We here at Purple Stripe have decided to start a new weekly feature called Word of the Week. Our purpose? To help enlighten, educate, and entertain you with the terms, lingo and buzzwords that we live every day on the social web.
An English-language term referring to political, advertising, or public relations campaigns that are formally planned by an organization, but designed to mask its origins to create the impression of being spontaneous, popular “grassroots” behavior. The term refers to AstroTurf, a brand of synthetic carpeting designed to look like natural grass.
The goal of such a campaign is to disguise the efforts of a political or commercial entity as an independent public reaction to some political entity—a politician, political group, product, service or event. Astroturfers attempt to orchestrate the actions of apparently diverse and geographically distributed individuals, by both overt (“outreach”, “awareness”, etc.) and covert (disinformation) means.
To a lesser degree, any form of endorsement or testimonial that gives the impression of coming from someone’s personal point of view rather than a paid endorsement (or for corporate gain) can be considered astroturfing. Popular examples of this are Twitter messages from people that rave about the new restaurant in town or review-style blog posts that give glowing reviews of products, when in fact there was money exchanged to publish a positive review. Not only is the practice frowned upon, but the FTC is in the game with new guidelines and require disclosure if any sort of financial gain (payment or free products for example) were exchanged.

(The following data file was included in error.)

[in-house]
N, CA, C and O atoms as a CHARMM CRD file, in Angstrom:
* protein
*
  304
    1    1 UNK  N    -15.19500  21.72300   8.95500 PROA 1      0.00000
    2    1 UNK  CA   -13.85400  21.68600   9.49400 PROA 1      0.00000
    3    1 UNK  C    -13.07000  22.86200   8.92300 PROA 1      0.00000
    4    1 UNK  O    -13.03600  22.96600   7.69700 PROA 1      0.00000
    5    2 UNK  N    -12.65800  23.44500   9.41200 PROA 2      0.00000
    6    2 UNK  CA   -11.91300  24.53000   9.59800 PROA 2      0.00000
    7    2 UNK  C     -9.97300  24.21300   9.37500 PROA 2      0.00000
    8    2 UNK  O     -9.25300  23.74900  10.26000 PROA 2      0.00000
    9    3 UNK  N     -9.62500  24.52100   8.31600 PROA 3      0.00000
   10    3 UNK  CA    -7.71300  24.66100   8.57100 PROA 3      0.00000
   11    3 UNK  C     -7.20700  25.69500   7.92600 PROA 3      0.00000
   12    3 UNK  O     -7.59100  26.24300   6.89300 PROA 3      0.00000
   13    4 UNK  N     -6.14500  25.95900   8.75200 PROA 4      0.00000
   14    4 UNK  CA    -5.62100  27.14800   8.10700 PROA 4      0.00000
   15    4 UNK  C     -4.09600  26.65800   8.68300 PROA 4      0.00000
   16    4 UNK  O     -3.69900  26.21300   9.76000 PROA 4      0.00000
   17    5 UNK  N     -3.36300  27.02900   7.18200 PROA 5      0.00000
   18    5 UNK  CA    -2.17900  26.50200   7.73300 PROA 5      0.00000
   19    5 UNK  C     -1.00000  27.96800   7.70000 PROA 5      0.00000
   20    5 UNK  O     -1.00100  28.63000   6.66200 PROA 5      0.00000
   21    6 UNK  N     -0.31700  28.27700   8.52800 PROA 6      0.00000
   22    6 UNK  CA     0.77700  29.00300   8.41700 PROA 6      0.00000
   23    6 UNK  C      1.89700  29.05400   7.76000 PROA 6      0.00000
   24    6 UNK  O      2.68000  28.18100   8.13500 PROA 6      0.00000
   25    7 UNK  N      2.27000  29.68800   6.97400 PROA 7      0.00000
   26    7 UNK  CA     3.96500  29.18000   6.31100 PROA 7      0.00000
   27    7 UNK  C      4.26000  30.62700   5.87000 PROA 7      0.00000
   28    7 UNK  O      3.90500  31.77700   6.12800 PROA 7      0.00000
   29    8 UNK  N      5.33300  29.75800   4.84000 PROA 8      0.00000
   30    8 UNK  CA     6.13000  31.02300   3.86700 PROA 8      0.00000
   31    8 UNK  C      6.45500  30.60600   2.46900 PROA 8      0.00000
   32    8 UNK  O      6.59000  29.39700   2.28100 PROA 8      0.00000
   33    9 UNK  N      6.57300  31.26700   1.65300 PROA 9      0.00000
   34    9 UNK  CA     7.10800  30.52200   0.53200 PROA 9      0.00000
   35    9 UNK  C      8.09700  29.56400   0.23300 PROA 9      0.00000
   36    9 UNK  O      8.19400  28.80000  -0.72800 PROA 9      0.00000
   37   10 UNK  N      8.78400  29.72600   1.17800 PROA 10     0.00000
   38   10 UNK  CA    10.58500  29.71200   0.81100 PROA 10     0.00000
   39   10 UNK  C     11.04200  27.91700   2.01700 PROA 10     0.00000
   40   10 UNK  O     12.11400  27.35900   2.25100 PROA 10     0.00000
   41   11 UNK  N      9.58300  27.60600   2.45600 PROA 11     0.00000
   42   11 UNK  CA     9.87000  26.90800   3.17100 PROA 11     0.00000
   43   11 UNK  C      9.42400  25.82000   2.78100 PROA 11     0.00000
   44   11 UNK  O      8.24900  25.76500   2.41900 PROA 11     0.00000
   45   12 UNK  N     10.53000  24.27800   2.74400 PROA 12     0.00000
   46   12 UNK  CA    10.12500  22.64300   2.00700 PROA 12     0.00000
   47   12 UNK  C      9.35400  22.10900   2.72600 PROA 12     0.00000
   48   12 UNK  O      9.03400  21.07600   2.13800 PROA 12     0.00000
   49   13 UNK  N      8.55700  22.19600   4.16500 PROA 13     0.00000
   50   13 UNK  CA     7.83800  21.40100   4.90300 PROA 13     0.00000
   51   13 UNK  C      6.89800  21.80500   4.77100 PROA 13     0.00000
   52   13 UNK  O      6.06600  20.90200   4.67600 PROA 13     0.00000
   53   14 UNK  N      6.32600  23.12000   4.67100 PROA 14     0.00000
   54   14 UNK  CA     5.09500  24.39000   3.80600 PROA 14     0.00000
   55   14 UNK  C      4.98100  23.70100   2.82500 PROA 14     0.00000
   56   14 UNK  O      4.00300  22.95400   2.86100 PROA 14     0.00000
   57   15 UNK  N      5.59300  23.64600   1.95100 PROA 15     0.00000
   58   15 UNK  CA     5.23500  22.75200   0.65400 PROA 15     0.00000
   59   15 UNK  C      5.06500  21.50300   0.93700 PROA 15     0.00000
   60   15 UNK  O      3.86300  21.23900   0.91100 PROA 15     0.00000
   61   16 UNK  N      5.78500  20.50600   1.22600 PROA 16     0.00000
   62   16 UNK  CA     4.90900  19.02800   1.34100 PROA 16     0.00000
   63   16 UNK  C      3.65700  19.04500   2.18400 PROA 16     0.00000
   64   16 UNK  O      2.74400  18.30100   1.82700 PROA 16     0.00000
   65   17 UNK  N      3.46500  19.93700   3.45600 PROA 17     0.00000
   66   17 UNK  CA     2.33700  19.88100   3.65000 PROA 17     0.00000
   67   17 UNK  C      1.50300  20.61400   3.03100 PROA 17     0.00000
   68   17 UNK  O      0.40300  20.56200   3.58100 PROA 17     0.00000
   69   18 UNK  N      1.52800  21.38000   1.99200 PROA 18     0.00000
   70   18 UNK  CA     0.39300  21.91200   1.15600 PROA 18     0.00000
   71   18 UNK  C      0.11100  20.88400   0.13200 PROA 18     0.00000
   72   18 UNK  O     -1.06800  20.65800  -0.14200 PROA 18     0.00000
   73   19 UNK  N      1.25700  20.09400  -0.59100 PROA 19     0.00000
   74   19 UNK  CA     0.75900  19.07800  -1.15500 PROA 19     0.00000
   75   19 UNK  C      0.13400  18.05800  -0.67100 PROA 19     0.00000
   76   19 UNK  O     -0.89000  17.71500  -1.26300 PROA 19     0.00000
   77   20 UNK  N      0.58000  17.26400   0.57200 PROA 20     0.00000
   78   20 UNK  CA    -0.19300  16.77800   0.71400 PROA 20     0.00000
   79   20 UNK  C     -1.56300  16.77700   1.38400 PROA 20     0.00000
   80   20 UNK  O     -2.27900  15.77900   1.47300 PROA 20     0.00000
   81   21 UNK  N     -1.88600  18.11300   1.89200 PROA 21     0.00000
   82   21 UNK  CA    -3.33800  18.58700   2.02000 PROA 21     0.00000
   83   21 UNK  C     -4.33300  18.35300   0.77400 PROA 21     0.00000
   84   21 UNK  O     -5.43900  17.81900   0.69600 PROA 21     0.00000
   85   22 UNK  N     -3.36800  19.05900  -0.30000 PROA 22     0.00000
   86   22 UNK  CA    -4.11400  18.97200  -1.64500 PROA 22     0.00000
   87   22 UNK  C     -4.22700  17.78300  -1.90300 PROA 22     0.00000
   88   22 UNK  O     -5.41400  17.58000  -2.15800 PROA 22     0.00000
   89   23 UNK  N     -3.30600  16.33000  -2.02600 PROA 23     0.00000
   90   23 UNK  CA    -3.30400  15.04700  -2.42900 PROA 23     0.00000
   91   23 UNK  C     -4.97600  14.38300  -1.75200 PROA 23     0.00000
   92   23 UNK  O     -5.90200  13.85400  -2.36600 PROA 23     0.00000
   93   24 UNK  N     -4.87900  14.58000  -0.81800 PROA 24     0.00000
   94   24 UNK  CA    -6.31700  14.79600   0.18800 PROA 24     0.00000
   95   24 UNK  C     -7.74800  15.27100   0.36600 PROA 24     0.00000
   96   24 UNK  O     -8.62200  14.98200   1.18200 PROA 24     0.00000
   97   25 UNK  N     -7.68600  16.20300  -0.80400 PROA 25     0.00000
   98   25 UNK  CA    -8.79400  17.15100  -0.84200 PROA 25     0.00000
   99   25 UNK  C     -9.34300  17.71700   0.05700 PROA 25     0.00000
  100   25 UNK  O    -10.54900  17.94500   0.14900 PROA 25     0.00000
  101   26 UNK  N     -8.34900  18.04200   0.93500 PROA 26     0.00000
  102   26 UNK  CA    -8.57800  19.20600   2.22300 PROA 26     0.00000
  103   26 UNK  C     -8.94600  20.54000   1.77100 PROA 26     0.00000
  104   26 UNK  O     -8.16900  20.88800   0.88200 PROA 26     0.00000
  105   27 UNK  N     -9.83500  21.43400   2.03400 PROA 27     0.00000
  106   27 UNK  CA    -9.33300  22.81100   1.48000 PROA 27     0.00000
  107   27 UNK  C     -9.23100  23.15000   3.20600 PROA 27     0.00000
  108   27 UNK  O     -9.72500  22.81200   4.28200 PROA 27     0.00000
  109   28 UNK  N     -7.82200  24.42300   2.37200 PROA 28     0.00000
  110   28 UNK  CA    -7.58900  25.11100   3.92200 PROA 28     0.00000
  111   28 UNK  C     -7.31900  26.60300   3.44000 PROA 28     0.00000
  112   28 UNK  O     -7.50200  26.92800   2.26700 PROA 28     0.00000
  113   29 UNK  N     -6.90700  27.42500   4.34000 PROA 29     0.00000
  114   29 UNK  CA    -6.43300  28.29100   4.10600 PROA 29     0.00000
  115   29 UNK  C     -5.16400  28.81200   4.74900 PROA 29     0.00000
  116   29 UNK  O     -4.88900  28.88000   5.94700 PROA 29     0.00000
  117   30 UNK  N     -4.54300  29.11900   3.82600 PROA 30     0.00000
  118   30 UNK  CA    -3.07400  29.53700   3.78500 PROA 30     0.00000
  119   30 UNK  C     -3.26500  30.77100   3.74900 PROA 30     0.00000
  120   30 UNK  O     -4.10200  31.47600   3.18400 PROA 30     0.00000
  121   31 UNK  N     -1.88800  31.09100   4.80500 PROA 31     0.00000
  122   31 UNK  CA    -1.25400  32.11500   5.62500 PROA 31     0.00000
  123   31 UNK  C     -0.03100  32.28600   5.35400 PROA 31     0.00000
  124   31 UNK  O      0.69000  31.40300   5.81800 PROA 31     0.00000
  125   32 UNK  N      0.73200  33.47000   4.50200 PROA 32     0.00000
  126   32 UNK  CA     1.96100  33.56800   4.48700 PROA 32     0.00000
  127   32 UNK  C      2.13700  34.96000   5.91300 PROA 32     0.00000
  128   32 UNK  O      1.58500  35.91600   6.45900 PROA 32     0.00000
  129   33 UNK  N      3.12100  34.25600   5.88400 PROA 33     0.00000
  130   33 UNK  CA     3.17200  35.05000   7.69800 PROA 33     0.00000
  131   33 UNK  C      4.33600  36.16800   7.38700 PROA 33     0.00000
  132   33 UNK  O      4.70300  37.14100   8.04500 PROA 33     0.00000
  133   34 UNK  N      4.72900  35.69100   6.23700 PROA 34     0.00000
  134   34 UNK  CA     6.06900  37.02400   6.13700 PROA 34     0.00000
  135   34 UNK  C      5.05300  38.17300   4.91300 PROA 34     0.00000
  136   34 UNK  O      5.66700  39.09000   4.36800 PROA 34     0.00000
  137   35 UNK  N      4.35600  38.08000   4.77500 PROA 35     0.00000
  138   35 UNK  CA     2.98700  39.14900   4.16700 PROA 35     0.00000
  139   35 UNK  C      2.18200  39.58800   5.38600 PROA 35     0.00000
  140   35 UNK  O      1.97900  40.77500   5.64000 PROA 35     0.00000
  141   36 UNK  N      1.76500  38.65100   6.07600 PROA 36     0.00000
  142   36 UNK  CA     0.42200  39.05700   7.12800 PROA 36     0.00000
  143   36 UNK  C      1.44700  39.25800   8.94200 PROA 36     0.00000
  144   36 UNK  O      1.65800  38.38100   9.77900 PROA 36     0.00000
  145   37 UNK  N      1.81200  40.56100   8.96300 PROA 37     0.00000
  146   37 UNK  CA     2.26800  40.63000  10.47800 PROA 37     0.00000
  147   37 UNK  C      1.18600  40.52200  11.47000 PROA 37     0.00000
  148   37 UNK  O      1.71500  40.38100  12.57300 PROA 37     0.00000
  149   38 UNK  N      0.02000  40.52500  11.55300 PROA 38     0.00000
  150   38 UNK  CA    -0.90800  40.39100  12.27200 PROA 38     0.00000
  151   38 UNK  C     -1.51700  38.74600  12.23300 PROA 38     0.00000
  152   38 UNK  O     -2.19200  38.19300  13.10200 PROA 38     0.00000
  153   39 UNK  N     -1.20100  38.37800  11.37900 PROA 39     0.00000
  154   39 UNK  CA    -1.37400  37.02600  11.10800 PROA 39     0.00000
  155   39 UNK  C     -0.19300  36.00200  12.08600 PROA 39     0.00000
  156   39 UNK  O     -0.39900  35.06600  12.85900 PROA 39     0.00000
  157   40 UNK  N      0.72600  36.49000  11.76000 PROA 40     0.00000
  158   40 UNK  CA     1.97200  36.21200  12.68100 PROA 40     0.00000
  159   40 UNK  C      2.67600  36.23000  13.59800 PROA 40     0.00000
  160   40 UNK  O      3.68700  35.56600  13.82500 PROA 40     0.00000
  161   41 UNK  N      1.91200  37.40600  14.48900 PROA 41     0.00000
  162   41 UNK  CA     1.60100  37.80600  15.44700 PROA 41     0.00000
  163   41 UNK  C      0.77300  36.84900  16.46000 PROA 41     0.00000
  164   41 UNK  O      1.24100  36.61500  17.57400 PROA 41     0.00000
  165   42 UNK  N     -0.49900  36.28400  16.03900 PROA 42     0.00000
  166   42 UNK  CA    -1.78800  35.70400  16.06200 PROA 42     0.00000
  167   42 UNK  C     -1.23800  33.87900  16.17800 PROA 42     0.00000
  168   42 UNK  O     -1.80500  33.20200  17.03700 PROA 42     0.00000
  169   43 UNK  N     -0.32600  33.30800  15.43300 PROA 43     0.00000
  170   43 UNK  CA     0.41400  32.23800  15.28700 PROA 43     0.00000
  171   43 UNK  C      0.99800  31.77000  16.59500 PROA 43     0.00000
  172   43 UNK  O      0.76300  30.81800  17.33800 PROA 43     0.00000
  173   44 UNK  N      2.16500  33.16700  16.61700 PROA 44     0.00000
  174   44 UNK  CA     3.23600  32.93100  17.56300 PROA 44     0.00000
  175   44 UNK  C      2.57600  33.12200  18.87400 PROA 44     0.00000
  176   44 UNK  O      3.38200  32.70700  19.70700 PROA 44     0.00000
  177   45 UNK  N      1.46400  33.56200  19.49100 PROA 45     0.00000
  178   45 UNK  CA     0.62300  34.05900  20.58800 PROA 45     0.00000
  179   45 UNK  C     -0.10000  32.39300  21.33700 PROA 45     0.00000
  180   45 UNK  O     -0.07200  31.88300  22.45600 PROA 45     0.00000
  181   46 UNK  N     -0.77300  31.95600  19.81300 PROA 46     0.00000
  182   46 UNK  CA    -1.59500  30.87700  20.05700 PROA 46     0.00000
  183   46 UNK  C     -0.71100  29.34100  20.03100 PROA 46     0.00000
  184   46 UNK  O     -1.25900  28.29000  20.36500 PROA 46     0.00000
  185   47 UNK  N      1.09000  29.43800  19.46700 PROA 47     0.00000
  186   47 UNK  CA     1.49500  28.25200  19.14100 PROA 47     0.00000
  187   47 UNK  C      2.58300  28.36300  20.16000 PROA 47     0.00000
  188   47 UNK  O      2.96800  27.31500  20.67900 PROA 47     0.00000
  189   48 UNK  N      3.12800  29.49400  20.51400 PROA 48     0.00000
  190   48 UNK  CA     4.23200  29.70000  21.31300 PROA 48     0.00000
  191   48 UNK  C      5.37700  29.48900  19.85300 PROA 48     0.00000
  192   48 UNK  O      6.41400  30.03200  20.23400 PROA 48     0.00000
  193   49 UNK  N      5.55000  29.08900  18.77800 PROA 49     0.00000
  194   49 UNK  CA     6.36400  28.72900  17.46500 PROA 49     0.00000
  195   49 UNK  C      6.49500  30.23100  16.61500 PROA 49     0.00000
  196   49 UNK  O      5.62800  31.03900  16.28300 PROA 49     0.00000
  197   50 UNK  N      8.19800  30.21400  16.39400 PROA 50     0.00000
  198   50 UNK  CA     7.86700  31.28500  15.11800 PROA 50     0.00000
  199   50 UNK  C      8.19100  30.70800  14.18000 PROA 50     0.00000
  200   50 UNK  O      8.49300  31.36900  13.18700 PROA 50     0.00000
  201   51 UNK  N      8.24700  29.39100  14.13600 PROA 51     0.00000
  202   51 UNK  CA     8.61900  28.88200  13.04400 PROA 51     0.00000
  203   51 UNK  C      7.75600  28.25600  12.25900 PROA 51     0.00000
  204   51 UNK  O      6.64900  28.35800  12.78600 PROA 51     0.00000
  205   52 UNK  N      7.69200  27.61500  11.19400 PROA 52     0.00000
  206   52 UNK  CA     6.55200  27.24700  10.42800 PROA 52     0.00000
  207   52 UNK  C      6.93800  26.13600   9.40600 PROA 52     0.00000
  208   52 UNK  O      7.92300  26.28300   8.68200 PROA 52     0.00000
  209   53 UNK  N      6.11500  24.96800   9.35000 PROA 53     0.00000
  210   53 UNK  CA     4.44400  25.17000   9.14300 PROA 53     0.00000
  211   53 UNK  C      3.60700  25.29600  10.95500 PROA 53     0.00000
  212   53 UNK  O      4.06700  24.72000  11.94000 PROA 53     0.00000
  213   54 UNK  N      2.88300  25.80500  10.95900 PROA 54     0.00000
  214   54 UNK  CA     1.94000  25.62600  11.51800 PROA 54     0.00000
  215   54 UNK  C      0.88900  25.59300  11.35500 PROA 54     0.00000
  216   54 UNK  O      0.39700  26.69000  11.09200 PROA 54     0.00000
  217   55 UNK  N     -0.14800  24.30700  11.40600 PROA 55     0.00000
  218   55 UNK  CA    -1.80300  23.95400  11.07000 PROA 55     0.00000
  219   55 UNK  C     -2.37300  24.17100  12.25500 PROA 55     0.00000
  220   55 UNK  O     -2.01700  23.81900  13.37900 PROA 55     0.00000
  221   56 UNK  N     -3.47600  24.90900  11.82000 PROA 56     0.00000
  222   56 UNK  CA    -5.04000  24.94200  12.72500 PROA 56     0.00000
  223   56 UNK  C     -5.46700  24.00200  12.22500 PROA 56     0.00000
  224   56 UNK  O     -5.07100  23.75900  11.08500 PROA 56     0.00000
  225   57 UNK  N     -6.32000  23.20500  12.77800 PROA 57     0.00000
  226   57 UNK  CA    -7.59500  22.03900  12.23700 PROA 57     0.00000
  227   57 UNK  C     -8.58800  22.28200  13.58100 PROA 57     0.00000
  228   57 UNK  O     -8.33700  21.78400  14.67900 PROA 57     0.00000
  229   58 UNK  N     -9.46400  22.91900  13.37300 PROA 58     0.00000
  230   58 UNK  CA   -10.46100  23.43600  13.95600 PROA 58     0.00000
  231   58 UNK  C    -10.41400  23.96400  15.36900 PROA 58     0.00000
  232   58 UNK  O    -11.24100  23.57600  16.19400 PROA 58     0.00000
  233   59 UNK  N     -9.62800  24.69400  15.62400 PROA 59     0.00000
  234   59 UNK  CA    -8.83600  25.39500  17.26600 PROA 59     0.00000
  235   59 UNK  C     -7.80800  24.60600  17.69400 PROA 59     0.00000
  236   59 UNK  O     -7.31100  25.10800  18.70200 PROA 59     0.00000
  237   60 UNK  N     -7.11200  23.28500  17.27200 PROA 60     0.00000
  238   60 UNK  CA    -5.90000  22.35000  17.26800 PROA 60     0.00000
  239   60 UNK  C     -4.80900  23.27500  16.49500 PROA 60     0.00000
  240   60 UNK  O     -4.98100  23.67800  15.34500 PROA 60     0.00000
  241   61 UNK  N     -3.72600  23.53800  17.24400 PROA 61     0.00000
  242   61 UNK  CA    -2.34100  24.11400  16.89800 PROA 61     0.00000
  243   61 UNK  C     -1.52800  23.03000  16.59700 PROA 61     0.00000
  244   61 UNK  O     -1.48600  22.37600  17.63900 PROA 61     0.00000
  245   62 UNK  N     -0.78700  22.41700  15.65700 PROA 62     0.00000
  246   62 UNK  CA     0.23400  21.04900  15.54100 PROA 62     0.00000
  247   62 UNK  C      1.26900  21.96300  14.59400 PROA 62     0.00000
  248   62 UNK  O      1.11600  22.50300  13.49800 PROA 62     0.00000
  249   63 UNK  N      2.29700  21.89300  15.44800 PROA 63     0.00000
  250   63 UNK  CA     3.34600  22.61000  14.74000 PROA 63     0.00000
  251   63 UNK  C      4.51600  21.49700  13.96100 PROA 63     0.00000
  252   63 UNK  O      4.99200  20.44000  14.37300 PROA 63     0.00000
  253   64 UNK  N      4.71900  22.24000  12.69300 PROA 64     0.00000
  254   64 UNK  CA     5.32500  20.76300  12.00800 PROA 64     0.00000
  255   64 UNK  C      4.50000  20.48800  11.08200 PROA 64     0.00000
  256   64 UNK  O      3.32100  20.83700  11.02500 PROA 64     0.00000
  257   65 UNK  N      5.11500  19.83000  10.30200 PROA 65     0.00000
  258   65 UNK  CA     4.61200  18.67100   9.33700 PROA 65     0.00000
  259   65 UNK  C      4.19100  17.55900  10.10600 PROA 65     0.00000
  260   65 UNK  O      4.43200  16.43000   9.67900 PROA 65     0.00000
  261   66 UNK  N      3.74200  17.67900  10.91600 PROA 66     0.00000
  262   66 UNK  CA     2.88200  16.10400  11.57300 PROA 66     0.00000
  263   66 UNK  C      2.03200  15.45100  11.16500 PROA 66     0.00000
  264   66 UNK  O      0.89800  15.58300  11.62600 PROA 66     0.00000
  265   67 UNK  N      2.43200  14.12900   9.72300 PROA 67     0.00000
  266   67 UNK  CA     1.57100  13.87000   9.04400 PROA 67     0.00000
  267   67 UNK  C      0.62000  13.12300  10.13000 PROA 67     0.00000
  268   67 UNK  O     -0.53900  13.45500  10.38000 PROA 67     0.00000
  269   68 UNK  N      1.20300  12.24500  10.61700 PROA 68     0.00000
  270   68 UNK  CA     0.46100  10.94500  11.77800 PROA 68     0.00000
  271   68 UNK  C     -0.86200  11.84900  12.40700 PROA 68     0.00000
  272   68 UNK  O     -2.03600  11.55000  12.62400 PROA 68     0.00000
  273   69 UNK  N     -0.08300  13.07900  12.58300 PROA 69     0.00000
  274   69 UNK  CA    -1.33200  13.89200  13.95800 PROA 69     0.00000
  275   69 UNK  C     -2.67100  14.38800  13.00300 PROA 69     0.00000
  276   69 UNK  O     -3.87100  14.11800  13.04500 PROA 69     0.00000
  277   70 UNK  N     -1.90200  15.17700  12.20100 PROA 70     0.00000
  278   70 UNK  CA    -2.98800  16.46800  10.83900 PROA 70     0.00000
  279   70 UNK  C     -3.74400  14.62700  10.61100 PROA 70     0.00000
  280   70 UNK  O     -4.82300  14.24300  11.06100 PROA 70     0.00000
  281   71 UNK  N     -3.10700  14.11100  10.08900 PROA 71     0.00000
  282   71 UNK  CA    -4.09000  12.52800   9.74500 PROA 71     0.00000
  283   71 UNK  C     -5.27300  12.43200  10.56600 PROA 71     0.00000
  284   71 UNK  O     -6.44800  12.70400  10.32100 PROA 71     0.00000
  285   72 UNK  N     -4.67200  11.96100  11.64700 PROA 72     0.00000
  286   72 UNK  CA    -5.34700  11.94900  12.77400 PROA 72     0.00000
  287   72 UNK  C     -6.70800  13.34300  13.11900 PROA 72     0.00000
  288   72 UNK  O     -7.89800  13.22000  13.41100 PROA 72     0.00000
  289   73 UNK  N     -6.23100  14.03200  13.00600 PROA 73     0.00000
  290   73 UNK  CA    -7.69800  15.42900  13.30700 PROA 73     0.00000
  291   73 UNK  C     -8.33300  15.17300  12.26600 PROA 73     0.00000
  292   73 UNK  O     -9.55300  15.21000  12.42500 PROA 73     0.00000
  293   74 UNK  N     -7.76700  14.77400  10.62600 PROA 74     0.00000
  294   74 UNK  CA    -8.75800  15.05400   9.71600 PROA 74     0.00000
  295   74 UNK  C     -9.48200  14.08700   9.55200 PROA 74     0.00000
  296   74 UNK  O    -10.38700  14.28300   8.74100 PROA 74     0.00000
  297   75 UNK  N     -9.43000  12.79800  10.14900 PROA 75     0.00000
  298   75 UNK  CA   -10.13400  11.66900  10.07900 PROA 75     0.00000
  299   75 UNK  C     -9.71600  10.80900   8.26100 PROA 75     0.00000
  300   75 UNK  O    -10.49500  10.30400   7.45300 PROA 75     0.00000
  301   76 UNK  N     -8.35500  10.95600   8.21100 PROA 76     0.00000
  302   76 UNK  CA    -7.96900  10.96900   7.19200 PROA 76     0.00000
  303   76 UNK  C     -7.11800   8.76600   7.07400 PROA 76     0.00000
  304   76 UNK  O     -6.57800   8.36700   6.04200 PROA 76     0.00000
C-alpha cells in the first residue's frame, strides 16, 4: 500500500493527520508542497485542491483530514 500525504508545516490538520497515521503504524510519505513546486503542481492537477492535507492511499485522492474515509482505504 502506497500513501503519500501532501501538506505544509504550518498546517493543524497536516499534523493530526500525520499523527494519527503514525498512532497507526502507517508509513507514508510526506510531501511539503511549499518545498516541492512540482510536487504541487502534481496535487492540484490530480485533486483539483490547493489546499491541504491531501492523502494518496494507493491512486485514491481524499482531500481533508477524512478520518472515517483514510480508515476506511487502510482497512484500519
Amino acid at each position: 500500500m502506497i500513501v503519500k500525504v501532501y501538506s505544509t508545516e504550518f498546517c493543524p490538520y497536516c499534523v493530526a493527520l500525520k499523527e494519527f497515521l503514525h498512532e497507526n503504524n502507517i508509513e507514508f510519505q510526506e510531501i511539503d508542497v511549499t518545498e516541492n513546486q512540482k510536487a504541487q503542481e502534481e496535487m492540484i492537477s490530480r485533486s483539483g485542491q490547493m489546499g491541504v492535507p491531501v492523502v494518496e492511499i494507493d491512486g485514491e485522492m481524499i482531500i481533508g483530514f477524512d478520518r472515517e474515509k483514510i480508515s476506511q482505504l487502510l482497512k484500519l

So the FTC doesn’t mind the President of The United States getting elected using a completely astroturf-based campaign, but they want to crack down on tech blogs getting free product trials? The dictionary entry for Astroturfing might as well be: “David Axelrod” – but God forbid I say something on a social network that’s positive about a company with whom I once had a financial relationship.